Our Colors posted to the statue of Signalman First Class Douglas Monroe. All we heard from behind us was “well do you want it?!?” You better believe when we sounded off our Company Commanders along with the whole regiment knew we wanted it. He followed up with “then go get it”. At that moment it was a blur of blue rushing the statue. By chance, I was one of the first to reach the statue, with a help of a few shipmates, myself, and another were raised to retrieve our Colors. What an amazing moment… Like something out of an ABC family original film. My shipmate and I held our Colors true and straight. The most intense moment was looking down at our shipmates faces… I personally saw our squad leader she 02 tears and drop to his knees. Now say what you want about Zulu-191, but you can never say we don’t take pride in our company. Very emotional stuff, but I’ll cut it with the sappy talk, and get into some lighter stuff. Now that Zulu has their Colors we’ve gained several privileges. One such is the attention of Guidon, we’ll need to set an example for junior companies, but the real gem is being able to sing Cadence. It sounds Bad @#$, and shows how Zulu as a unit is top dog at this regiment. We took it for a test drive at the track, and busted out 16 laps. Most of us weren’t even tired after; it’s that cadence, I’m telling ya. After we marched back and showered, our company joined up with Alpha and went on a tour of Cape May’s station. We got to interact with other BM’s, DC’s, and MK’s, and learn about cutter, station life ETC. Coolest part was getting on the ships, and getting a feel for what equipment we would be using in the fleet.

After all the tours ended we went back to our respected squad bays for a small inspection. Luckily no Section Commanders were present. It went pretty fast, no overwhelming mistakes. Once we finished our Commanders told us to start our base liberty… Never seen 60 shipmates move so fast. Upon arriving the staffs were waiting as if it was Black Friday, and we were all parents trying to get the last Elmo doll. I feel bad for whatever SK runs the candy aisle, we left that aisle looking lonely. We all then left for Harbor View (a decent sized area with pool tables, TV, food, etc). This is where I’ll leave off because essentially all it was from that point on was 100 plus recruits glued to their phones and indulging in candy. Tomorrow will be a rude awakening if we don’t lock it back up. Remember Zulu 13 days left!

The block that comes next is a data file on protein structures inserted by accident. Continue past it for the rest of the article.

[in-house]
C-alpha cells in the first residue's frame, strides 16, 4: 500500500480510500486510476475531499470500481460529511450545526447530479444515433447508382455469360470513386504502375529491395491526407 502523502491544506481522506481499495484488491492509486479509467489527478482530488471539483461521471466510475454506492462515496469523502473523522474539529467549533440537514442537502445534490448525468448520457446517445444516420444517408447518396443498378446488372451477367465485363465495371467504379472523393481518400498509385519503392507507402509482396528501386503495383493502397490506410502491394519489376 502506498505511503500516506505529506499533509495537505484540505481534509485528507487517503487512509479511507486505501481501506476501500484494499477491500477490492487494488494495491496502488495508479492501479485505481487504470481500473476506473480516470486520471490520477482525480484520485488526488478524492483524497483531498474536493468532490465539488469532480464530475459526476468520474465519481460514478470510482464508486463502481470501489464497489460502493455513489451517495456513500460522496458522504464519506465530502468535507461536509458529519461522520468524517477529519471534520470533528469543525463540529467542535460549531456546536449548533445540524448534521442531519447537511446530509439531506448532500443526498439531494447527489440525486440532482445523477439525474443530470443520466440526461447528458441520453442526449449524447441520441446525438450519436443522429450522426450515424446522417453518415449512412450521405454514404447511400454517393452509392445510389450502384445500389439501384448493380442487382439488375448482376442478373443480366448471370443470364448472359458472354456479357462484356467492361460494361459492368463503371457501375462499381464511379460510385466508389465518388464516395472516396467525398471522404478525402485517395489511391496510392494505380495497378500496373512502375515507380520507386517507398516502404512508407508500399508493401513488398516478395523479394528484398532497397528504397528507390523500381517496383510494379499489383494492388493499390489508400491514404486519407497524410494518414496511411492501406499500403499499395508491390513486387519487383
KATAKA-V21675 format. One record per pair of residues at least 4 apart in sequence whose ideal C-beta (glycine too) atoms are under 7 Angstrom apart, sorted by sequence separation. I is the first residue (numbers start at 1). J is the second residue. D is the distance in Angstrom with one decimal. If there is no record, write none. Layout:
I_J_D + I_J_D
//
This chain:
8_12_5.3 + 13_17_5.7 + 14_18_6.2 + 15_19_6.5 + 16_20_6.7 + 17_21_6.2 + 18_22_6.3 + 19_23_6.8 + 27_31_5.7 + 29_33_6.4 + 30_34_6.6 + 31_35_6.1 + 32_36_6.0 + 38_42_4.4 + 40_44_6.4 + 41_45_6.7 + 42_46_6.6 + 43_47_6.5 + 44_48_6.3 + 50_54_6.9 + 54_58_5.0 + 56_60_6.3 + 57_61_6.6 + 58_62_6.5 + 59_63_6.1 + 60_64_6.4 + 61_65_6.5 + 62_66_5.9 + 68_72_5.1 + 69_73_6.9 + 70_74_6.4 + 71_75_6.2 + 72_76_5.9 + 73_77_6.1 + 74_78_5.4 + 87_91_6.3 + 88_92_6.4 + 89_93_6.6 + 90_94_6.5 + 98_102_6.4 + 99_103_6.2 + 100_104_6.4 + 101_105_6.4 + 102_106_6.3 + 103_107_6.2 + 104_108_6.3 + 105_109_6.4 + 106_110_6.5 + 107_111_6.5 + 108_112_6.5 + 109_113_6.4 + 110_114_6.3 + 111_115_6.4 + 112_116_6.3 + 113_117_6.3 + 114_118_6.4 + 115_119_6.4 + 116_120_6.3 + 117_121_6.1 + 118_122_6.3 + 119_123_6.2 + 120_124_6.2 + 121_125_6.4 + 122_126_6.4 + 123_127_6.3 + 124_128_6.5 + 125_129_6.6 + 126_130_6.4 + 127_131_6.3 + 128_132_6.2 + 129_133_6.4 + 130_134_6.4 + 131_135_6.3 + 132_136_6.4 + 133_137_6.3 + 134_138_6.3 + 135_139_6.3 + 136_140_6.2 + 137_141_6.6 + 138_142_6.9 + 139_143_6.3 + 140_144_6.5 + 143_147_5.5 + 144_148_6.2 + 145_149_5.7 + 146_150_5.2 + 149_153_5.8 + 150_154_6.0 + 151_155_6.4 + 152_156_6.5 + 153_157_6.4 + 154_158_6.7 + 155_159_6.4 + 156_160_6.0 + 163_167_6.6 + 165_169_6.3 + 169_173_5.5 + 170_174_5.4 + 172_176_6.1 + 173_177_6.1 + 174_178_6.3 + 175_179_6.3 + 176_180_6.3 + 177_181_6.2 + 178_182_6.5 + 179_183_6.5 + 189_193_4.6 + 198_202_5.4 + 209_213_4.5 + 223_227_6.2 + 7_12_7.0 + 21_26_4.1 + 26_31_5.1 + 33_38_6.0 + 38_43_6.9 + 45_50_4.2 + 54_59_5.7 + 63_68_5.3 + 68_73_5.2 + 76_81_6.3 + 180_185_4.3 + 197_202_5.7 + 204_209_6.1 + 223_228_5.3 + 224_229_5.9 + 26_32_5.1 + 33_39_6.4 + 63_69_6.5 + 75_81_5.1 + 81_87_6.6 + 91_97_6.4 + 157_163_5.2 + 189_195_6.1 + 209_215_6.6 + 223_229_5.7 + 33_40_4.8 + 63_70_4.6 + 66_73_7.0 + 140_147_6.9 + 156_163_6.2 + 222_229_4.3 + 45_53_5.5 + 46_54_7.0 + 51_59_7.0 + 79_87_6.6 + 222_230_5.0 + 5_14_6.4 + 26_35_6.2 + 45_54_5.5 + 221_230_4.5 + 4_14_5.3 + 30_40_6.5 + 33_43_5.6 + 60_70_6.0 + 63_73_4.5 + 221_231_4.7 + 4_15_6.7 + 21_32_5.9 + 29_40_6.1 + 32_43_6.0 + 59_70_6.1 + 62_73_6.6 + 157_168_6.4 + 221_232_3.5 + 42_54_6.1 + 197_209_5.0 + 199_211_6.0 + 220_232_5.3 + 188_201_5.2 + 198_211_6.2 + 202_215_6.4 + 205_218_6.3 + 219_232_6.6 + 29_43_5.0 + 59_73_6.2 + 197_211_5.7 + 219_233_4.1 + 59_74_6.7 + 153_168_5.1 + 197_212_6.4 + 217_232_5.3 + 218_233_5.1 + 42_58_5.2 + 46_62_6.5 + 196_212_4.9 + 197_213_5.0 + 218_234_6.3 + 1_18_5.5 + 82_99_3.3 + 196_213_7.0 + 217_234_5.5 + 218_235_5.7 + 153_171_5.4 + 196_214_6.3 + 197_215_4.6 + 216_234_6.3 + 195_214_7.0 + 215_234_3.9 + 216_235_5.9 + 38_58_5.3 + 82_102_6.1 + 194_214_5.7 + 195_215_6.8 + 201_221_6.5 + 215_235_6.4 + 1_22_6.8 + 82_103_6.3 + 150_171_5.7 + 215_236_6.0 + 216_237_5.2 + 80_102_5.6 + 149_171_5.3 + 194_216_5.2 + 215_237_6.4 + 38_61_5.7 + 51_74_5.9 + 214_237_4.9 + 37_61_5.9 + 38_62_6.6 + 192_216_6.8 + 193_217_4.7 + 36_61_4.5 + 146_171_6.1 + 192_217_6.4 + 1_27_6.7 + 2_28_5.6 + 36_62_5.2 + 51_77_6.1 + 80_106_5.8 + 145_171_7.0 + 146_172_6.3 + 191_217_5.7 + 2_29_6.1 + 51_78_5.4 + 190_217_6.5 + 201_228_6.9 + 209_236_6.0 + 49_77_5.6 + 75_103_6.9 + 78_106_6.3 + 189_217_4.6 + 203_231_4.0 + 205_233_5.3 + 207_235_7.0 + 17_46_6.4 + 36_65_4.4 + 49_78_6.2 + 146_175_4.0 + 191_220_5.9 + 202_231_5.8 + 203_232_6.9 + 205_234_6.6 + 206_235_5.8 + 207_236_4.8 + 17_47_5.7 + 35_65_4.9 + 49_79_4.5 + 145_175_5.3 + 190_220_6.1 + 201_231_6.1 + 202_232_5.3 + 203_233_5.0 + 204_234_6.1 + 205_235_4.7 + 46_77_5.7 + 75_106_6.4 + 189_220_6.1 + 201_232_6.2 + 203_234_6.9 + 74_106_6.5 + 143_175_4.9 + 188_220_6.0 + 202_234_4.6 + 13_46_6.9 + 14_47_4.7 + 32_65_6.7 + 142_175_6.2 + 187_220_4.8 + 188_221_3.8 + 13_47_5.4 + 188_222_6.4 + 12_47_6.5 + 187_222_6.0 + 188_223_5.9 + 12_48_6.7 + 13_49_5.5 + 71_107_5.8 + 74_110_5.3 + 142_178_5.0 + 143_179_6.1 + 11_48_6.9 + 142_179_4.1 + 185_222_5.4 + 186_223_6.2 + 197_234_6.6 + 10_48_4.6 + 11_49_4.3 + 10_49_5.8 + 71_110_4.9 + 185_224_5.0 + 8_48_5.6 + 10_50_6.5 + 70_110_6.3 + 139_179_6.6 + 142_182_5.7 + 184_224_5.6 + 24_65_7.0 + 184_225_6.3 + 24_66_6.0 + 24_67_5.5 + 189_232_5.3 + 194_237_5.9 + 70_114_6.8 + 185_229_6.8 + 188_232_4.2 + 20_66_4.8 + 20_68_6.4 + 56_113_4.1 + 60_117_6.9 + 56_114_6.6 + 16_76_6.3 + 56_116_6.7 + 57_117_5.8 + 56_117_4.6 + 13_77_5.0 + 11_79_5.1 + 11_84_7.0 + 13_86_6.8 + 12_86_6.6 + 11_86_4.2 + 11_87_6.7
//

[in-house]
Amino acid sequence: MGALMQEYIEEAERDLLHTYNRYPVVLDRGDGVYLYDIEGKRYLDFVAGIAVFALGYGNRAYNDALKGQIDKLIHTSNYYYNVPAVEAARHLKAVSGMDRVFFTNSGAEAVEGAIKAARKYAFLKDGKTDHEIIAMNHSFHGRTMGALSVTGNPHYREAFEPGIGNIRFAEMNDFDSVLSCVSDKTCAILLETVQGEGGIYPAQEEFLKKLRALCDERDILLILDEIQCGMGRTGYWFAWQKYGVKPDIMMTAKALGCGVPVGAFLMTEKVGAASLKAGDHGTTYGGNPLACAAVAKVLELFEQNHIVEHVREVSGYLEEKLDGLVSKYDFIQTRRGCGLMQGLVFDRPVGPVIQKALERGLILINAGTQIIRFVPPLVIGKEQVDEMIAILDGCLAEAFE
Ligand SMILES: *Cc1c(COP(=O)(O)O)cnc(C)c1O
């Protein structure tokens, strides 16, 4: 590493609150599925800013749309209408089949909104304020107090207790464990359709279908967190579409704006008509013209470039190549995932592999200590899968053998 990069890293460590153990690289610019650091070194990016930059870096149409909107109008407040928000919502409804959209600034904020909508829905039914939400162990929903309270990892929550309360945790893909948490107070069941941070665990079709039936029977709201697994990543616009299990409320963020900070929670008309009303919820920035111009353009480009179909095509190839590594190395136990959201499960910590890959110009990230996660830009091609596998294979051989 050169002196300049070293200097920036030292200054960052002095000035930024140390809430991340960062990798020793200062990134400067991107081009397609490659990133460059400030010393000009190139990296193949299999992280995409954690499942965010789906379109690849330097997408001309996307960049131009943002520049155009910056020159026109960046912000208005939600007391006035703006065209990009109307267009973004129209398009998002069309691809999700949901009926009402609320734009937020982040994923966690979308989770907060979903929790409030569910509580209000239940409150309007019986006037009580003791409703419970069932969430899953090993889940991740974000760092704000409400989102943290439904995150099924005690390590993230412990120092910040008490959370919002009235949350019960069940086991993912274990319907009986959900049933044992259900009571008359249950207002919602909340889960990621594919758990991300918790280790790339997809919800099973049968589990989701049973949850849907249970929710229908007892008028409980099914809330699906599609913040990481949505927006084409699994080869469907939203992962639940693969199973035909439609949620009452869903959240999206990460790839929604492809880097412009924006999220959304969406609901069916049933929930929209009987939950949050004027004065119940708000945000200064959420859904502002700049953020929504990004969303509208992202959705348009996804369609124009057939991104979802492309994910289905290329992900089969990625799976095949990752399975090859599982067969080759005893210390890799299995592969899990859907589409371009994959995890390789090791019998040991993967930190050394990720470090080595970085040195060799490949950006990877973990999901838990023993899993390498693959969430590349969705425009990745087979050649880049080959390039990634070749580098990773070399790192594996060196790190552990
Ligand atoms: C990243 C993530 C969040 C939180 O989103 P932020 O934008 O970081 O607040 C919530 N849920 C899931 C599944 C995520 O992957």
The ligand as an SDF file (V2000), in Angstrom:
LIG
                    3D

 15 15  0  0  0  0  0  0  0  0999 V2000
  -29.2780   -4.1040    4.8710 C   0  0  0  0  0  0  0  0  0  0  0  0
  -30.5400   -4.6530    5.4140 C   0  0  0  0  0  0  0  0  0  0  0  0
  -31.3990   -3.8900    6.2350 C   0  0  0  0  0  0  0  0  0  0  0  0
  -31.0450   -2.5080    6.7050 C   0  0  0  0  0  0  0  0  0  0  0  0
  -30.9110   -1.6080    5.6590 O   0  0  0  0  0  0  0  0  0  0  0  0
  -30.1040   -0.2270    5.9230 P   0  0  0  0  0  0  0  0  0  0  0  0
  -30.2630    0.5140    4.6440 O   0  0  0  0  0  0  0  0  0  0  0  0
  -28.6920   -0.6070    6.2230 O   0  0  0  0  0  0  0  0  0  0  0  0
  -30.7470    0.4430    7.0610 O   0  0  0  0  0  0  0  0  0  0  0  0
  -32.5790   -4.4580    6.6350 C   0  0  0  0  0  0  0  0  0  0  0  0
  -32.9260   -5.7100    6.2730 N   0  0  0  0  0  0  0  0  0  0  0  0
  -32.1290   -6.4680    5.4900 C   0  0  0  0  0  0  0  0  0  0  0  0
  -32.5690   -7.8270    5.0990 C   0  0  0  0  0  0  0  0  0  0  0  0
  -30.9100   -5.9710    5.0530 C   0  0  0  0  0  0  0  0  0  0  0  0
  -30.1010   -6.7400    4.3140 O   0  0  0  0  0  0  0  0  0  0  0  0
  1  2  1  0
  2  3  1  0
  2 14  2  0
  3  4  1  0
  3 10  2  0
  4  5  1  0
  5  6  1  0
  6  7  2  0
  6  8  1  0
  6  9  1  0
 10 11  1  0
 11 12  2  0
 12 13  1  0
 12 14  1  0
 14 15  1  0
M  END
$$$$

-SR Boulanger

-ZULU-191

Editor’s Note: This blog post was written by a recruit currently involved in Coast Guard basic training. The thoughts and opinions expressed in this Journal do not necessarily reflect those of Training Center Cape May, the U.S. Coast Guard or the federal government and are the sole opinion of the author. Recruit Journals are written by personnel in a high-stress environment with little time, so please excuse grammar and punctuation in the above article. The staff at Training Center Cape May do not edit the journals in any way, so as to ensure authenticity of the content and messages.